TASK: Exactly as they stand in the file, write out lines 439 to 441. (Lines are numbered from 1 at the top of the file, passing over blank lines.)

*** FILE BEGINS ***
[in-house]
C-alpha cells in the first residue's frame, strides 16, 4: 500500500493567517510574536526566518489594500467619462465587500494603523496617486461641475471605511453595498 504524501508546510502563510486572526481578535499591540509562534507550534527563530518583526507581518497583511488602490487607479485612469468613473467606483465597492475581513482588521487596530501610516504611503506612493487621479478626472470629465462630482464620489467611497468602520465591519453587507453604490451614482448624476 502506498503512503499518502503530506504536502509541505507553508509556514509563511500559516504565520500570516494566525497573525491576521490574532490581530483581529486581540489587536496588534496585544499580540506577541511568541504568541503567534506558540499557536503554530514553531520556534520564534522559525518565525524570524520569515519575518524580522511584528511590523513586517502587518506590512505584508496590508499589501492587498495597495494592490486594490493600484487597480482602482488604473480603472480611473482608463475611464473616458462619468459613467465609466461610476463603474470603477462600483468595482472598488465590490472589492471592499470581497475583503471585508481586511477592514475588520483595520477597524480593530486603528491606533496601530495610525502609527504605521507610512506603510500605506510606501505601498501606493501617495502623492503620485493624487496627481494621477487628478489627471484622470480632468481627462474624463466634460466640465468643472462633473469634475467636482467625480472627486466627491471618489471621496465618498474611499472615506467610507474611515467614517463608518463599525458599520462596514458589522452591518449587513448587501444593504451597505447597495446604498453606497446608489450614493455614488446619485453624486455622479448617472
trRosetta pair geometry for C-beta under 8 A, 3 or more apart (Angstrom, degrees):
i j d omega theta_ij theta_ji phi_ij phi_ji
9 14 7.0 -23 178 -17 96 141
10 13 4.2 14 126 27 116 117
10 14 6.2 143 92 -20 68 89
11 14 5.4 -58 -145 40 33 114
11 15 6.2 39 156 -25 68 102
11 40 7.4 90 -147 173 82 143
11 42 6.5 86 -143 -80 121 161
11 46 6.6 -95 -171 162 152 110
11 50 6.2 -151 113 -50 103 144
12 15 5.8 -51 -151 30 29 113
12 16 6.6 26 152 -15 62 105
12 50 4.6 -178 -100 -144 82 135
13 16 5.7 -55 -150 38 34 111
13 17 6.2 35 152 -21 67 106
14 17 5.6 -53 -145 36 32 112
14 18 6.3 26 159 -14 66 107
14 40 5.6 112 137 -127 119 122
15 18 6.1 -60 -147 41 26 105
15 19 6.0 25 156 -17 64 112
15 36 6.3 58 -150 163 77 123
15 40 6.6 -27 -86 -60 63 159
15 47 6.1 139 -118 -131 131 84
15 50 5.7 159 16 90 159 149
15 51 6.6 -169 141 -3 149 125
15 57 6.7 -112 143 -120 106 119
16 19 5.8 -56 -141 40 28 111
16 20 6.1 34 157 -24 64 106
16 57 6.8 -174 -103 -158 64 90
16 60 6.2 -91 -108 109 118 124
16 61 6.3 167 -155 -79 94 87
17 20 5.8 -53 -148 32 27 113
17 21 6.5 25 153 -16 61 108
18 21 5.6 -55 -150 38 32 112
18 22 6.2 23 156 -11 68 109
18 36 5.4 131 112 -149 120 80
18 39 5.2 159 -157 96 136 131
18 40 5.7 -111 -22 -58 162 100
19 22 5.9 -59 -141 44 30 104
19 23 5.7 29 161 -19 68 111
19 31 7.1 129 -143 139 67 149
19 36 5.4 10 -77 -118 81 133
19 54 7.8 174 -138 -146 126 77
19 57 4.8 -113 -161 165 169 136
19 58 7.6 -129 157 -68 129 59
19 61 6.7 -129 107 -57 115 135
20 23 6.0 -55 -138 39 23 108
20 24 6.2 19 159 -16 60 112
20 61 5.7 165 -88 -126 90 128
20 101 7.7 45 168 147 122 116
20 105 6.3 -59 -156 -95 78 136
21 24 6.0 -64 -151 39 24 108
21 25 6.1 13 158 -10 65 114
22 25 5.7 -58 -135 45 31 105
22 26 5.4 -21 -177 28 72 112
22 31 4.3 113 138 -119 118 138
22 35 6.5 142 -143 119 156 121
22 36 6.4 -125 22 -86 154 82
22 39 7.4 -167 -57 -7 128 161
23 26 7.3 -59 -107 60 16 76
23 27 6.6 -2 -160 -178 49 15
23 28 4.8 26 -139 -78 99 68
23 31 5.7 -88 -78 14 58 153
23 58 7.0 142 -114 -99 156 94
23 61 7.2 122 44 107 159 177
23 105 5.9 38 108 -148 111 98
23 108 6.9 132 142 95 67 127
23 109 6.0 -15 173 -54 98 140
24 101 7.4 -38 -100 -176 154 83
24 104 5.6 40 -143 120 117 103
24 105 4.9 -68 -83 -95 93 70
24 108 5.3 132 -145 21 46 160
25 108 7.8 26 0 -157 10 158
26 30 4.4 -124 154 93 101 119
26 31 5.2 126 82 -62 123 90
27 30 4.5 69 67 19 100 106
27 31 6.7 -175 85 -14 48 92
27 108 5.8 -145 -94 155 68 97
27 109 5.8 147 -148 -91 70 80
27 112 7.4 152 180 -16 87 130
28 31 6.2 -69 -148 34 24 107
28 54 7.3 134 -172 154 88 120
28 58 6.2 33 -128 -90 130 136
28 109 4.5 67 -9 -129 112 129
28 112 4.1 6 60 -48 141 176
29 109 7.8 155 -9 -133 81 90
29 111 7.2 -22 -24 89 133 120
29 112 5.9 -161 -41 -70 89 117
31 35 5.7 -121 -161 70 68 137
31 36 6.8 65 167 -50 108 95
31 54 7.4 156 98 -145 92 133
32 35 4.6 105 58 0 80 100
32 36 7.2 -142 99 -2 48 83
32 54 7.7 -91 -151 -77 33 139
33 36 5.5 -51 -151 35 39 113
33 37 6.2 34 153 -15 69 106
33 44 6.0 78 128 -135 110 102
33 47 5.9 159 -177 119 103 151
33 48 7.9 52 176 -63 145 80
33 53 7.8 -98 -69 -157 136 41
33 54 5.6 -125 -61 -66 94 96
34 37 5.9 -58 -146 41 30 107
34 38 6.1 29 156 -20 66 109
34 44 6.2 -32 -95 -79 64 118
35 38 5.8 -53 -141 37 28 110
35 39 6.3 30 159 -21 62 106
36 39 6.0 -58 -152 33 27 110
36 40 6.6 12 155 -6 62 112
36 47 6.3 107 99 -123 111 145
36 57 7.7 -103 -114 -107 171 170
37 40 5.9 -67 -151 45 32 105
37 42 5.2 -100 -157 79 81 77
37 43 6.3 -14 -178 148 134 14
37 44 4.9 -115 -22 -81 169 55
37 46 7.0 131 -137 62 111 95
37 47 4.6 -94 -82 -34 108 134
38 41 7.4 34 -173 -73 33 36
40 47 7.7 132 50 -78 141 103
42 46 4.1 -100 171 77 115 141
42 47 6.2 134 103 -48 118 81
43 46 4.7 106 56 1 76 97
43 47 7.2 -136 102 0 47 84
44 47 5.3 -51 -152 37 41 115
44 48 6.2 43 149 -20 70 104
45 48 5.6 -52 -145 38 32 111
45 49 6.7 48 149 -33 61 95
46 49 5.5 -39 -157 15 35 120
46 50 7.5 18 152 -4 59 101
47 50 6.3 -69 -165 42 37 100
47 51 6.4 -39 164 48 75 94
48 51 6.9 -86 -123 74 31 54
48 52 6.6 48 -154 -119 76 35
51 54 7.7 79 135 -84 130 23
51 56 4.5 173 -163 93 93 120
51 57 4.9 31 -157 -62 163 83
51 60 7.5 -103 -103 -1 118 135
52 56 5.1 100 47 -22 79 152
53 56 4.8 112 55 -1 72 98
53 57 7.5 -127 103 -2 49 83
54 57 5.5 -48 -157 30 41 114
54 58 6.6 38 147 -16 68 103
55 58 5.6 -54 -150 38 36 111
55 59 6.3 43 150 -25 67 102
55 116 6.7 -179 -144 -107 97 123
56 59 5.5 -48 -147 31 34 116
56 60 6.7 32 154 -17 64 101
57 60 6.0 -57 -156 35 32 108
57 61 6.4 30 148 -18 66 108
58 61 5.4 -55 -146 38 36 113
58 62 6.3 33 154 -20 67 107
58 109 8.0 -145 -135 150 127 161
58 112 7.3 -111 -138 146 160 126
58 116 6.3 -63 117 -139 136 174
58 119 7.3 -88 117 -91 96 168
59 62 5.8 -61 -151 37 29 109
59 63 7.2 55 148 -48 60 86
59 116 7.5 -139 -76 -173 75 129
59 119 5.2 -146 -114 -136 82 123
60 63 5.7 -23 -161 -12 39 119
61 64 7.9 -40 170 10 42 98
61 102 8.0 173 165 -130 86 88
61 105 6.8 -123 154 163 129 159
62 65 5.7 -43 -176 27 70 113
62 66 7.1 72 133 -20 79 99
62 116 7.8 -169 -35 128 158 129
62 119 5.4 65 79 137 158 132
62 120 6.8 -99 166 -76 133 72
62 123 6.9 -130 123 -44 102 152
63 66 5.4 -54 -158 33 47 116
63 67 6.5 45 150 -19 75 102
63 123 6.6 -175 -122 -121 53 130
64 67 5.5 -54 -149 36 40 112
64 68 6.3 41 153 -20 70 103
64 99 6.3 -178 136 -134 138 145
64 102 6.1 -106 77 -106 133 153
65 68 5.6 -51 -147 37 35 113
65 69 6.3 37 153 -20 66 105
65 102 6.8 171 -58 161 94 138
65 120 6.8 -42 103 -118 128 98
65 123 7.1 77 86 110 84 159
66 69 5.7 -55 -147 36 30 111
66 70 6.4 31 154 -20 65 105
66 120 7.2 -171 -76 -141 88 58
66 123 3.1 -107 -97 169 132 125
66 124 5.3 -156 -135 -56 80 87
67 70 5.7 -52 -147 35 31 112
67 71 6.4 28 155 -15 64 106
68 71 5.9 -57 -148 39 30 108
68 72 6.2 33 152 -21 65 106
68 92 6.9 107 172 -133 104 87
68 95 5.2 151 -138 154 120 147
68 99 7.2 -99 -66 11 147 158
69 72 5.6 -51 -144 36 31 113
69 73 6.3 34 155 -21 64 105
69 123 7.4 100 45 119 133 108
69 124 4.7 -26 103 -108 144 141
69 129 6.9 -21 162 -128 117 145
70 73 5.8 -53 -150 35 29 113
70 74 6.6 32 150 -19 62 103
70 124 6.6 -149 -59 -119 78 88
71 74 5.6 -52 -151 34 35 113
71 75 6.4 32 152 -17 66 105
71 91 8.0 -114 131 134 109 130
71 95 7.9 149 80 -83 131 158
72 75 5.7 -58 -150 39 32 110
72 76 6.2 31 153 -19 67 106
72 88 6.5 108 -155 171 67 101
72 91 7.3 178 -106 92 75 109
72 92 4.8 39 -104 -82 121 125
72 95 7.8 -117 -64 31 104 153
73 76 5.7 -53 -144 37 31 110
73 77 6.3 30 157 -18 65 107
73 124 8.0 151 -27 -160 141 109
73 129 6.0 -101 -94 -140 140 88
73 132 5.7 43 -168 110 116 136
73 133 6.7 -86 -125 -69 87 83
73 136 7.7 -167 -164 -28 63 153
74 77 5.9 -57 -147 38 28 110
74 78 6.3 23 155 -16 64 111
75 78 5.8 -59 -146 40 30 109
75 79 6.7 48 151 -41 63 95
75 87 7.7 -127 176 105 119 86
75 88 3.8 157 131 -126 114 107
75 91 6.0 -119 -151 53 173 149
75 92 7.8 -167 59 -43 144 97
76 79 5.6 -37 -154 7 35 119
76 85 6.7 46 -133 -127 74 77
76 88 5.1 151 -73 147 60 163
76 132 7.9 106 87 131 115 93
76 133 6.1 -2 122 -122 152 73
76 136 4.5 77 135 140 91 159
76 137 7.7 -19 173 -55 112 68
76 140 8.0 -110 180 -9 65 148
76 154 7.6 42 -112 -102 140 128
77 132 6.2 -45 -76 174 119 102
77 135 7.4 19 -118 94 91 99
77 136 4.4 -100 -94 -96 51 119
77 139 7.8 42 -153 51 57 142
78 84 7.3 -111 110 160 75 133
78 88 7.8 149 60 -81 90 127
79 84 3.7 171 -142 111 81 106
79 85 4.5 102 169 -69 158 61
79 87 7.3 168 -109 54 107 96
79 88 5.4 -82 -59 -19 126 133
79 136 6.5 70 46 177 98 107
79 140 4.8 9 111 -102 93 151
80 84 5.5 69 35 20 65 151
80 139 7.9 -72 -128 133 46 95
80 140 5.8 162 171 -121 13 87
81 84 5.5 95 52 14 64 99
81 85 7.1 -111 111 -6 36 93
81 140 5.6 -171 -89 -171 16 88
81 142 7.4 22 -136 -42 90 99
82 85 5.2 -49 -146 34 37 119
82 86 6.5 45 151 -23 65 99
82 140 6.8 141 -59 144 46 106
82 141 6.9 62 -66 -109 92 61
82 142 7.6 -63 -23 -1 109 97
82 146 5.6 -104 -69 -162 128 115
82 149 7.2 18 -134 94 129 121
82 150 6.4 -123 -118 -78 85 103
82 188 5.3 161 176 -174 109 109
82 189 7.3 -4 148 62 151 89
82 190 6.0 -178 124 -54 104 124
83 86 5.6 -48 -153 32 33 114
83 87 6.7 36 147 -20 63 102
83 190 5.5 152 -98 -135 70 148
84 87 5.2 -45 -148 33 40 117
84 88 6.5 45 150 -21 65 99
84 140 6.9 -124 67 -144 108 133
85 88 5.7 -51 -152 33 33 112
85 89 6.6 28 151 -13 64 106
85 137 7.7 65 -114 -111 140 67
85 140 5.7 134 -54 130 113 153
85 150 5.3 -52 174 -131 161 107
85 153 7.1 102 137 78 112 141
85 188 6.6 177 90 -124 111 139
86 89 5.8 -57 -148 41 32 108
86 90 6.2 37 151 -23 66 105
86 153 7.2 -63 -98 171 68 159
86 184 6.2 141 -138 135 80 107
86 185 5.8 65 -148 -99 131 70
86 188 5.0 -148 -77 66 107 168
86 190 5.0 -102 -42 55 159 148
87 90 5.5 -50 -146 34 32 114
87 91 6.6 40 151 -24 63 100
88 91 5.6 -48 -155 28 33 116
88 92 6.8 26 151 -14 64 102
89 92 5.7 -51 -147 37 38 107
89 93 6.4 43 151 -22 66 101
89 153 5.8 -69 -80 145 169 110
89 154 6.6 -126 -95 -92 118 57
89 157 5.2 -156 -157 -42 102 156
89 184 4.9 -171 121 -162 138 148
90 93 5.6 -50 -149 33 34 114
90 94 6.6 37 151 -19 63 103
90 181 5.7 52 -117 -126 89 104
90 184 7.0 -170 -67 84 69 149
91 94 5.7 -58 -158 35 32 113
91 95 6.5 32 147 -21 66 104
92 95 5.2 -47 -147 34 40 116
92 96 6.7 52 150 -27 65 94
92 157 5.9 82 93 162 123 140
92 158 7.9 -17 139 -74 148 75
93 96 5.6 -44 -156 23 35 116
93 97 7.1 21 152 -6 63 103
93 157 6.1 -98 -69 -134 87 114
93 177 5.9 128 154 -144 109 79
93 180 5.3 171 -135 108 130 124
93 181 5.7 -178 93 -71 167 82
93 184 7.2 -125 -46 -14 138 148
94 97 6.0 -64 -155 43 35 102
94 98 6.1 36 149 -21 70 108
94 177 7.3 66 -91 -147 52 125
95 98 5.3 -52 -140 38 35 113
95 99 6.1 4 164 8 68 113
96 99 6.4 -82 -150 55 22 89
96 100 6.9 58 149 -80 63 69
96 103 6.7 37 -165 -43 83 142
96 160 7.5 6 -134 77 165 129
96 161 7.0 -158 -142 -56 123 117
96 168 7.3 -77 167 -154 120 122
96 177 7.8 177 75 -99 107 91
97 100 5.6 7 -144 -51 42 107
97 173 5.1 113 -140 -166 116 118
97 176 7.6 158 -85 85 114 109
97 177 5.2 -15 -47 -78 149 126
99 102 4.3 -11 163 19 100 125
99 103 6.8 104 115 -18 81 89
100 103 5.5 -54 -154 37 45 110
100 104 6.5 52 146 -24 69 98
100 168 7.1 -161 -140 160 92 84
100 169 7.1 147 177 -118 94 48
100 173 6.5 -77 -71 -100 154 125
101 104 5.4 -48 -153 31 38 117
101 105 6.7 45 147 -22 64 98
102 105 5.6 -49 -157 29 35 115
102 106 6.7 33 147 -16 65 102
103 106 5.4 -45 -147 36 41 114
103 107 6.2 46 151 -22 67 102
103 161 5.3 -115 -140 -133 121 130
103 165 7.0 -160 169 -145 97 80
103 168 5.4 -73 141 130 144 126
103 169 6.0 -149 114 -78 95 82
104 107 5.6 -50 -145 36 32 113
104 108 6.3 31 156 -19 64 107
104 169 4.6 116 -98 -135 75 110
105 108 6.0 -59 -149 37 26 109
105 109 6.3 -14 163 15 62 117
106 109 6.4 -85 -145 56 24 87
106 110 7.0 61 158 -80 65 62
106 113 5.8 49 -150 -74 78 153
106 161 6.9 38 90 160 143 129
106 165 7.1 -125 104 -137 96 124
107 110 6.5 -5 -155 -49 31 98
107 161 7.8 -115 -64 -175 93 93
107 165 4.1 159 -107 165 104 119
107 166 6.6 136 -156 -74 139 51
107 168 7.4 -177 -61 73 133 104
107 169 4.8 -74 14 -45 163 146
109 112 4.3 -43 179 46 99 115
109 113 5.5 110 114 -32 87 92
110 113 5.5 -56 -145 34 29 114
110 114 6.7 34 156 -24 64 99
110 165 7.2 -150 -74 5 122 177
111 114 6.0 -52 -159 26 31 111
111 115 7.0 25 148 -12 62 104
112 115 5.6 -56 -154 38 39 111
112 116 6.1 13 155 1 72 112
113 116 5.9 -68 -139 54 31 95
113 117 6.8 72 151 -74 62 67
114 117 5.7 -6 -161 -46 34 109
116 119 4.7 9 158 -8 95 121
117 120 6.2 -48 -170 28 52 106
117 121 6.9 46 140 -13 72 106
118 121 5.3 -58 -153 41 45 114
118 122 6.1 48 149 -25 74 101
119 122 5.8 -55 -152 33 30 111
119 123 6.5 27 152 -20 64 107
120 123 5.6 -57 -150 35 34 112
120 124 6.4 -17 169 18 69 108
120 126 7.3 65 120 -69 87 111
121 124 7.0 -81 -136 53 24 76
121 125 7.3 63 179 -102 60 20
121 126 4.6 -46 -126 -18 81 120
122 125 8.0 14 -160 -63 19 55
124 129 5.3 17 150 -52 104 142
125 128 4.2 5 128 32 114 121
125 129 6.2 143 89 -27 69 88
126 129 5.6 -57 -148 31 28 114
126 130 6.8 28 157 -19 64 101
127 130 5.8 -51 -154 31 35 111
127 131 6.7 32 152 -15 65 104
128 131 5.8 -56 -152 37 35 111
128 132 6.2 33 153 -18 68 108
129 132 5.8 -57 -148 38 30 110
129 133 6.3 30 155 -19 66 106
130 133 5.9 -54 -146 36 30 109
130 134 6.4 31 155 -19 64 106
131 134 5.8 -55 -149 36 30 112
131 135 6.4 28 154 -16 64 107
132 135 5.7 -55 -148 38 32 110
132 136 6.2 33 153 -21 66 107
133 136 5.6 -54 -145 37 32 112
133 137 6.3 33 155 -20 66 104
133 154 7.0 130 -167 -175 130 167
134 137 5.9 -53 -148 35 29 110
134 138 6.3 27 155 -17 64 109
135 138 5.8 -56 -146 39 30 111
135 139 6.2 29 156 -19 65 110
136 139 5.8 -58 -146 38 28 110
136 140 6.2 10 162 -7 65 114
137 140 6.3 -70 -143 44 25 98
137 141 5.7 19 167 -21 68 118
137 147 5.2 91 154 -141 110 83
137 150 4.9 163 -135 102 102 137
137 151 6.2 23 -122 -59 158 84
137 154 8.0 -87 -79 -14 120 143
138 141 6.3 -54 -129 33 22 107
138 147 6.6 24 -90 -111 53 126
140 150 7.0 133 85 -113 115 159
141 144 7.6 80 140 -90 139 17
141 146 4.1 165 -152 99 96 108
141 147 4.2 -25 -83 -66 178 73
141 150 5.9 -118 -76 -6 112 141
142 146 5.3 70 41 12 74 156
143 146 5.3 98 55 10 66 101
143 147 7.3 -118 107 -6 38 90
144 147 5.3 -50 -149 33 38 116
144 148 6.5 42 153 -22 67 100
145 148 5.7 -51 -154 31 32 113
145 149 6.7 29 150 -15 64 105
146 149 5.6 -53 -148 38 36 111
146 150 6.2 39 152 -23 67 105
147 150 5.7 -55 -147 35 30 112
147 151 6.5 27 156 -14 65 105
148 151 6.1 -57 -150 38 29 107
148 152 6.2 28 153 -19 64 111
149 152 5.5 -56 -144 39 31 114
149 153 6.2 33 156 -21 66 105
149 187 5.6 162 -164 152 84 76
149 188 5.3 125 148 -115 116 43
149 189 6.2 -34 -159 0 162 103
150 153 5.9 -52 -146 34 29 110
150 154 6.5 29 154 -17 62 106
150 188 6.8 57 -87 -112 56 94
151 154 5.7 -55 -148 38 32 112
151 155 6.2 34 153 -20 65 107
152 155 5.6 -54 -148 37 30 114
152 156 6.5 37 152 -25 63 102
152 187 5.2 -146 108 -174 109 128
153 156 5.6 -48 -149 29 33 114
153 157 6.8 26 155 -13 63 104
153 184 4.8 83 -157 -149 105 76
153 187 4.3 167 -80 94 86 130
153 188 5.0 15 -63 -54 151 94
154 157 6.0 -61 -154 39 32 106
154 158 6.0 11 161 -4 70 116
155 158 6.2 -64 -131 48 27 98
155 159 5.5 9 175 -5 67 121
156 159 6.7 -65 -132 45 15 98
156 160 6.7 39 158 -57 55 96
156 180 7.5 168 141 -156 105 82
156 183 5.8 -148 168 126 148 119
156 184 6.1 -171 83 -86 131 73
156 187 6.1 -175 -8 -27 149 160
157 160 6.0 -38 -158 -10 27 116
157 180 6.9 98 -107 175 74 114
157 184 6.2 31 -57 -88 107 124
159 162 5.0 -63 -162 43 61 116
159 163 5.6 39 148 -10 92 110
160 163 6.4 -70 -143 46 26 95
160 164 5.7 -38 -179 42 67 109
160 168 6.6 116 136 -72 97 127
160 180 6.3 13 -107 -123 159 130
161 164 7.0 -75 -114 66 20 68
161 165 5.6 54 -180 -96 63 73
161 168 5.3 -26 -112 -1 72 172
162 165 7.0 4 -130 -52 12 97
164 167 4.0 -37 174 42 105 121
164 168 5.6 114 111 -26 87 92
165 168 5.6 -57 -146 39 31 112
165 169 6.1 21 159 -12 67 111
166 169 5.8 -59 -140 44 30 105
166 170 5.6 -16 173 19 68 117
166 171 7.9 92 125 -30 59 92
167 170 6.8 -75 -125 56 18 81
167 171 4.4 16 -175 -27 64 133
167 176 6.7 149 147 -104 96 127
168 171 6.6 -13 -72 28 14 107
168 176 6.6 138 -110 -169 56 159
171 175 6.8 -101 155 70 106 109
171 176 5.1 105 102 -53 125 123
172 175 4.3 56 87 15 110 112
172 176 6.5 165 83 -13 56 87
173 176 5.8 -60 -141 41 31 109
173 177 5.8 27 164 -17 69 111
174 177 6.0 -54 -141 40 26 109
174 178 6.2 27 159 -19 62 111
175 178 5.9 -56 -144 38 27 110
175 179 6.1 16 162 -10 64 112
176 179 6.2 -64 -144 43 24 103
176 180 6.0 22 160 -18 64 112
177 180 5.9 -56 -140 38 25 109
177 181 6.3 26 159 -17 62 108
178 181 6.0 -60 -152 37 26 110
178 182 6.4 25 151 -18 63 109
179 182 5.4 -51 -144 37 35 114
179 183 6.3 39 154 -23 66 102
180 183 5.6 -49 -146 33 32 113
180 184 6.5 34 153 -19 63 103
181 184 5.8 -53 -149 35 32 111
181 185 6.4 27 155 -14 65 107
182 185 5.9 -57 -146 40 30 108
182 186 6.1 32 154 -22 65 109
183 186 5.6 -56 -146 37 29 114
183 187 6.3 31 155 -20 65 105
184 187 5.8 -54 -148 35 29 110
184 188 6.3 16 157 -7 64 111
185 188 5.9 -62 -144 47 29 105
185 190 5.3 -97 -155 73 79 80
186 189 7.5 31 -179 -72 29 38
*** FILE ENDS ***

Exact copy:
147 151 6.5 27 156 -14 65 105
148 151 6.1 -57 -150 38 29 107
148 152 6.2 28 153 -19 64 111